Atradius recently released the 2020 survey results report that highlights a worsening in Singapore payment practices compared to the previous year. The report suggested that this is due to the slowdown in Singapore’s economy as a result of the uncertainty in trade policies, a reduction in demand from China, as well as the negative impact from ongoing COVID-19 pandemic. In this article, we will explore the report’s key findings:
SMEs are concerned about trade credit risks
The survey reported that Singapore cash sales for B2B increased from 34% last year to 39% this year, whilst credit sales decreased from 66% to 61% this year. This suggests that many credit sales have been converted to cash sales this year to minimise trade credit risks or non-payment.
Longer Payment Terms
The survey highlighted that Singapore payment terms increased from 29 days last year to 39 days this year in 2020. The report suggests that B2B suppliers may now need short term trade finance or invoice finance facilities more than ever to help ease their cash flow strain caused by longer payment terms.
InvoiceInterchange provides an online invoice finance platform that helps you turn your outstanding invoices into cash within 24 hours, rather than waiting months for your customer to pay.
Increased focus on Credit Risk Management processes
Majority (95%) of respondents reported that they have strengthened their customer credit risk management process. This is to minimise the risk of liquidity shortage caused by payment defaults from their B2B customers. Over half reported that they have insured their receivables with an external insurer.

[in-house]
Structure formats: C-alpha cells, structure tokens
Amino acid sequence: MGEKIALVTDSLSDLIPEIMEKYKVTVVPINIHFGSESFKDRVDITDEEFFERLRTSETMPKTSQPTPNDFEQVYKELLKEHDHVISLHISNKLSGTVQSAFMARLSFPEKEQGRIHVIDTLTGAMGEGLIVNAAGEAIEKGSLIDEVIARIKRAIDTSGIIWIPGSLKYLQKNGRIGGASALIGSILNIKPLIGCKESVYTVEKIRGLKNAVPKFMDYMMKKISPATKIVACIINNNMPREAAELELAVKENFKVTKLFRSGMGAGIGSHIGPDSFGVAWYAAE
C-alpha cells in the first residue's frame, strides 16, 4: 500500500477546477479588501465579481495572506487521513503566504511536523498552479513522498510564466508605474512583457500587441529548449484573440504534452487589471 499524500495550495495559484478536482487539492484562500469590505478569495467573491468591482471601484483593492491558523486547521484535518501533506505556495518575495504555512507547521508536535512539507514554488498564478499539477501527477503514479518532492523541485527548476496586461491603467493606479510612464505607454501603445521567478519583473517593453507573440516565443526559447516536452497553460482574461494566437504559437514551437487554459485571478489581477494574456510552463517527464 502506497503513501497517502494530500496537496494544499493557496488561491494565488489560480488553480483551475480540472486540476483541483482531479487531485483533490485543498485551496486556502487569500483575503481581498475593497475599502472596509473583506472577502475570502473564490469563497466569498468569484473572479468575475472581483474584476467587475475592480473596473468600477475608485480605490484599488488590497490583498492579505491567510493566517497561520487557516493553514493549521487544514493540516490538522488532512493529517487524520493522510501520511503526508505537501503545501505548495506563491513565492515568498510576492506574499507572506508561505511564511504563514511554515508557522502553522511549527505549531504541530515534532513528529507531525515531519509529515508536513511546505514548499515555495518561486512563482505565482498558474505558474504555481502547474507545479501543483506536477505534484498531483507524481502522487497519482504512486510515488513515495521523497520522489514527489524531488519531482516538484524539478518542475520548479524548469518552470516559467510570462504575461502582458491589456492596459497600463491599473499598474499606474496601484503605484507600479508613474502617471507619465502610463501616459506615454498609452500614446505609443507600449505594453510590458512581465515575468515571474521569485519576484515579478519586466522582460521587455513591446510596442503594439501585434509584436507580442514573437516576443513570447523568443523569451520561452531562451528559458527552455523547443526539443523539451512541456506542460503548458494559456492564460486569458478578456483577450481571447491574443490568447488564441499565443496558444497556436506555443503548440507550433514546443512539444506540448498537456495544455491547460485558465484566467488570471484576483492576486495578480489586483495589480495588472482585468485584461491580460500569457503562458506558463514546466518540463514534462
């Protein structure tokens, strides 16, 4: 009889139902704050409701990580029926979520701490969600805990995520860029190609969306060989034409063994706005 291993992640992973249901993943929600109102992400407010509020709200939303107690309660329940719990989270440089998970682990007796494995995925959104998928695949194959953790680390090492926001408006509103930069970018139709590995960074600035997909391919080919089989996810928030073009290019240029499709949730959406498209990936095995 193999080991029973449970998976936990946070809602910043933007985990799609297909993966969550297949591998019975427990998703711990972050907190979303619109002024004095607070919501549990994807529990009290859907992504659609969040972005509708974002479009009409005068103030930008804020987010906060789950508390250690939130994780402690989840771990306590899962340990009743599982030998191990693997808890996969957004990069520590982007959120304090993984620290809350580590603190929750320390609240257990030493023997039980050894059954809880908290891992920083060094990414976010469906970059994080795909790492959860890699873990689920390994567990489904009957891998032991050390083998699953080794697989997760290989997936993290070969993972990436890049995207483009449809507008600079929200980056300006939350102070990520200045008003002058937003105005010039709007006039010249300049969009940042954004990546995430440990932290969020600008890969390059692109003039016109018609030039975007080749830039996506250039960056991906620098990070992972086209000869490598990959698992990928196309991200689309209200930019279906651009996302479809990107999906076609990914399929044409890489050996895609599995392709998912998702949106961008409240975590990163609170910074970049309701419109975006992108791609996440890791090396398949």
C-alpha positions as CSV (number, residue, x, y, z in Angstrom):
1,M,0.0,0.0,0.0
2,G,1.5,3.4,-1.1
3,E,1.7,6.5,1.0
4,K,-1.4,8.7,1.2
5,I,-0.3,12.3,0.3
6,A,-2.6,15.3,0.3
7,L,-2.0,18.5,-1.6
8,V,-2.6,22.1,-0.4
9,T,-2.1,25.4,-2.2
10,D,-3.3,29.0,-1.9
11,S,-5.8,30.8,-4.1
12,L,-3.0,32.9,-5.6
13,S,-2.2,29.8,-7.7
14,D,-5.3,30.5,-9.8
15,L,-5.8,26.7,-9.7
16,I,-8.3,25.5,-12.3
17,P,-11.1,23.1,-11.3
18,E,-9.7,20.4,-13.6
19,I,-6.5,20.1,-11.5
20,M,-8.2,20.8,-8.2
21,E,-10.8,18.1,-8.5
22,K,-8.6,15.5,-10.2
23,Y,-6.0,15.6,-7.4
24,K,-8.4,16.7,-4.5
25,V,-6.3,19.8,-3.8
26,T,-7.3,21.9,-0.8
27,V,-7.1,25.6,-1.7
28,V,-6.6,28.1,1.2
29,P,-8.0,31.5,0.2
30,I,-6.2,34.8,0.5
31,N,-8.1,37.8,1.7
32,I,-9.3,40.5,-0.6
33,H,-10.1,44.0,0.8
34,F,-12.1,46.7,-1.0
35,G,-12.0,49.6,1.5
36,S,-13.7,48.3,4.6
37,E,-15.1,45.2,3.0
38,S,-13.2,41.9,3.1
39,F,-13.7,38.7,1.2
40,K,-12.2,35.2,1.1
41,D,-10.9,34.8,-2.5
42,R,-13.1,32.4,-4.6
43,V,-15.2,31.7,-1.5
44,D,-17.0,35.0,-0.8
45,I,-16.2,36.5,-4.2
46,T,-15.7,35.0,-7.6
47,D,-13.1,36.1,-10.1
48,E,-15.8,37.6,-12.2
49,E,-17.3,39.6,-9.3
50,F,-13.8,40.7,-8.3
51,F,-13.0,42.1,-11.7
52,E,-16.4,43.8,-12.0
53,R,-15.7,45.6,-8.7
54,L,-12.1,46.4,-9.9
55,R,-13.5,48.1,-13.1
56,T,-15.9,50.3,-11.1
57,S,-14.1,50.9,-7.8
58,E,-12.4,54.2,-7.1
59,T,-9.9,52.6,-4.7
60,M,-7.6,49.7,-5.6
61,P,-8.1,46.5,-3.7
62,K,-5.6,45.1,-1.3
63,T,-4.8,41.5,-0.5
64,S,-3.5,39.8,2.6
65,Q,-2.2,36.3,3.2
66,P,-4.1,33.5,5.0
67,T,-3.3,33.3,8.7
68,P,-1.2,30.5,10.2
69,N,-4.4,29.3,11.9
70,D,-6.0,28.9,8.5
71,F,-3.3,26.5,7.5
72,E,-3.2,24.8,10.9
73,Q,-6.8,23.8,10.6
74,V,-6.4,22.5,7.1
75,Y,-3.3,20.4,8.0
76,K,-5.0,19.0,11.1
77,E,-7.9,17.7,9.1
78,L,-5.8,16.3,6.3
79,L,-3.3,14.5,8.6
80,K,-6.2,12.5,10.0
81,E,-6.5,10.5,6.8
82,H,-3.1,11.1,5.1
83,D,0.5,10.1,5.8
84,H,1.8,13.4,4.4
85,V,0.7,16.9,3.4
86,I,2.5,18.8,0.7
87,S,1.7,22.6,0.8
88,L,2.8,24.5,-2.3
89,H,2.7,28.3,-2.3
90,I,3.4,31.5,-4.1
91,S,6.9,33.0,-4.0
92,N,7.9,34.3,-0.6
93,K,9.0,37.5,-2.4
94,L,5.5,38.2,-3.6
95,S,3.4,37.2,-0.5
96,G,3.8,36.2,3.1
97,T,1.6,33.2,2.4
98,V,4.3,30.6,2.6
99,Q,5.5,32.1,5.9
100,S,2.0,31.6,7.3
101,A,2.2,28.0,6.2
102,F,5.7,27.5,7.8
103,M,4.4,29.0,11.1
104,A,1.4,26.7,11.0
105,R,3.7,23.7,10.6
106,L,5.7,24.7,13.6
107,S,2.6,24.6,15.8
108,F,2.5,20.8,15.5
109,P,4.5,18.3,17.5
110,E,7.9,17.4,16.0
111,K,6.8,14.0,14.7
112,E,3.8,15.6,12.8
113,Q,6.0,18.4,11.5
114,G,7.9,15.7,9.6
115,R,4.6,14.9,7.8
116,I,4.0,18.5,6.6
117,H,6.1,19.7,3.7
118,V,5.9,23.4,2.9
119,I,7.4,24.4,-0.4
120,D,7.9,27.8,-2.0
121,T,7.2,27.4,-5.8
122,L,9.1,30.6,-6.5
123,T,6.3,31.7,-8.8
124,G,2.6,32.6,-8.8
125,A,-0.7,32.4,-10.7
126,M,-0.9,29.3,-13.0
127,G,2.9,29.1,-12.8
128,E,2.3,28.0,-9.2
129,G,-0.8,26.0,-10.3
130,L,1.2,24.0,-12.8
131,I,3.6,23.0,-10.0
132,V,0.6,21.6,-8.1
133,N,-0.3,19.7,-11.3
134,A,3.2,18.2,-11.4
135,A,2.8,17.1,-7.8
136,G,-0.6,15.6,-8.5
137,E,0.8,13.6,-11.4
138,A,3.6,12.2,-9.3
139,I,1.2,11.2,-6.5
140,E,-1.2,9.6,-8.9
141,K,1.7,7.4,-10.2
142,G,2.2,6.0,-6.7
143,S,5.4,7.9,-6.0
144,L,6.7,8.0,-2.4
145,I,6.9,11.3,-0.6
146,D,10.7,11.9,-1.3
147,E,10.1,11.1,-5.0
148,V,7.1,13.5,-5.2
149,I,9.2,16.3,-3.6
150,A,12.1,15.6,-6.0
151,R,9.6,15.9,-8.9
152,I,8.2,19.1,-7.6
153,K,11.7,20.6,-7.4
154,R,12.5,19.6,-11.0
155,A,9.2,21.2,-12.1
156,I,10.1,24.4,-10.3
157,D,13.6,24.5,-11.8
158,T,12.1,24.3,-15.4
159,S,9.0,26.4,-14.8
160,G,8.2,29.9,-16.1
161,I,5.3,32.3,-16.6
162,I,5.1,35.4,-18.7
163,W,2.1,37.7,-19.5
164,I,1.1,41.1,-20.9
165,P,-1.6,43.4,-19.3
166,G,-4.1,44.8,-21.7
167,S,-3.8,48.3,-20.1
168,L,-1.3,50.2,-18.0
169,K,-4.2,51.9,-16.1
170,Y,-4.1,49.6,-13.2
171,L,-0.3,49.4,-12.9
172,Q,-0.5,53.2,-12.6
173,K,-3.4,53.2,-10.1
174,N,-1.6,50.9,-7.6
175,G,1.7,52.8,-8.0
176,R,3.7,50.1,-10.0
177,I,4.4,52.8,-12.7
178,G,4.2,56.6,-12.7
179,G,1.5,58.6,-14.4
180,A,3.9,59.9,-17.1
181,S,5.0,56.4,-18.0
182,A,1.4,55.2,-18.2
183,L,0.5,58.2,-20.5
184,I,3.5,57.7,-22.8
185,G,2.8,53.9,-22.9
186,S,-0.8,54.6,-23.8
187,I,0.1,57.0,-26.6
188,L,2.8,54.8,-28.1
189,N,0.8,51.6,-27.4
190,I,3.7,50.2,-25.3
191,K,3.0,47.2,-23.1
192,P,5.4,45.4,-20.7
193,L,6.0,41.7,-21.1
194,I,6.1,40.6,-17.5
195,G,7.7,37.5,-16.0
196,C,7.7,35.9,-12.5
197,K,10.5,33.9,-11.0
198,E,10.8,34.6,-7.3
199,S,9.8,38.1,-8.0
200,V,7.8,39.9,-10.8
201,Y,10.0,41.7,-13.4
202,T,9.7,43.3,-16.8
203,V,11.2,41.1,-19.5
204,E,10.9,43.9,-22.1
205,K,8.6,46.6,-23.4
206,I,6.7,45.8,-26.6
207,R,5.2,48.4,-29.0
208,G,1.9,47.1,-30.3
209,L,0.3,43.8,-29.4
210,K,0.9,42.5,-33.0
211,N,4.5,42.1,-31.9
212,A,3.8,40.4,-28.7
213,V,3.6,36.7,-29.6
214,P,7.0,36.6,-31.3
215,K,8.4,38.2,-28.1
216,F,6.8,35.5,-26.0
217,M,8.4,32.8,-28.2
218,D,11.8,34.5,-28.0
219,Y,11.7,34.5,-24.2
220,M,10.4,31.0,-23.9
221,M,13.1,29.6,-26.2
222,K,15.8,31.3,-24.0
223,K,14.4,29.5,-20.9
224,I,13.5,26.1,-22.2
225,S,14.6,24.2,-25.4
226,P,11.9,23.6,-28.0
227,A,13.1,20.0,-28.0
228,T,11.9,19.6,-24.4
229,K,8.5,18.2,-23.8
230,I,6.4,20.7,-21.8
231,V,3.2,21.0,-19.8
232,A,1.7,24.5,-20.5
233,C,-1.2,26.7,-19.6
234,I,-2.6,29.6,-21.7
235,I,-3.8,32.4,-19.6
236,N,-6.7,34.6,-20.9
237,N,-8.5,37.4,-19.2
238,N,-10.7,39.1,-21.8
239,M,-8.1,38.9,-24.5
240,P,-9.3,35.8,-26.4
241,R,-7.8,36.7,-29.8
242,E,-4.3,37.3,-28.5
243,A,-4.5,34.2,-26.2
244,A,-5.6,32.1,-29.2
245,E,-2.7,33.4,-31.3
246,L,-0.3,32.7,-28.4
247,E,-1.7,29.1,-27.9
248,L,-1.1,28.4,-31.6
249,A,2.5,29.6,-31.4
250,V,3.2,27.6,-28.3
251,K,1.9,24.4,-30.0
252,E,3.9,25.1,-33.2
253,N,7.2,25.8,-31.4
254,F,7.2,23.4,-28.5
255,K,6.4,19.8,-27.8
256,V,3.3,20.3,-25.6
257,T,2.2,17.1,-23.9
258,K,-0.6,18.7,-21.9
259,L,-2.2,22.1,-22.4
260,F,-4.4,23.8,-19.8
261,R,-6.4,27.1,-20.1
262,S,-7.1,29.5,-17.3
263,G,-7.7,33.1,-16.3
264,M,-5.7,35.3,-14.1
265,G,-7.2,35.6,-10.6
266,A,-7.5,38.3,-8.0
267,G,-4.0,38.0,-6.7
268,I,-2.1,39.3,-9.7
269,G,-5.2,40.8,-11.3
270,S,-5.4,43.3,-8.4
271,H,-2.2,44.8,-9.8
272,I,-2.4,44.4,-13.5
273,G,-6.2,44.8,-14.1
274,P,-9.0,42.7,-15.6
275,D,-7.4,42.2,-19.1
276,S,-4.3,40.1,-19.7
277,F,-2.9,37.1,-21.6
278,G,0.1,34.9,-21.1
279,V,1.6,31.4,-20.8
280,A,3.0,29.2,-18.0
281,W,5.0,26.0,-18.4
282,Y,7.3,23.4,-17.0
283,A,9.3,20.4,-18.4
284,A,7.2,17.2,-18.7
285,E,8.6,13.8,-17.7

Increase in late payments
The survey also found a significant increase in late payments from B2B customers. An average of 40% of the total value of B2B invoices were overdue compared to 31% last year (2019). 11% of the total value invoices are overdue by more than 90 days, posing a risk of payment default.
Results of the survey showed that overdue invoices were settled (paid) within 22 days from the invoice due date. This is a significant increase when compared to 2019 when it took only 15 days. About 5% of overdue receivables are written off as bad debt. Main reasons for late payment were:
- 44% – using outstanding invoices as a form of financing
- 42% – due to inefficiency of internal payment process
- 40% – due to dispute over the quality of goods or services provided
Increase in external funding needs
Almost half of Singapore businesses (49%) are expecting the need for additional finance to fund their businesses due to the economic downturn caused by the coronavirus pandemic. 52% have a positive outlook, anticipating an improvement in business performance over the next 12 months.
Overall, the survey suggests a decline in payment behaviour in Singapore, with payment terms extended further and the rate of late payment having increased. It is prudent to ensure your company has a stringent credit risk management policy and collection process to minimise any potential bad debts.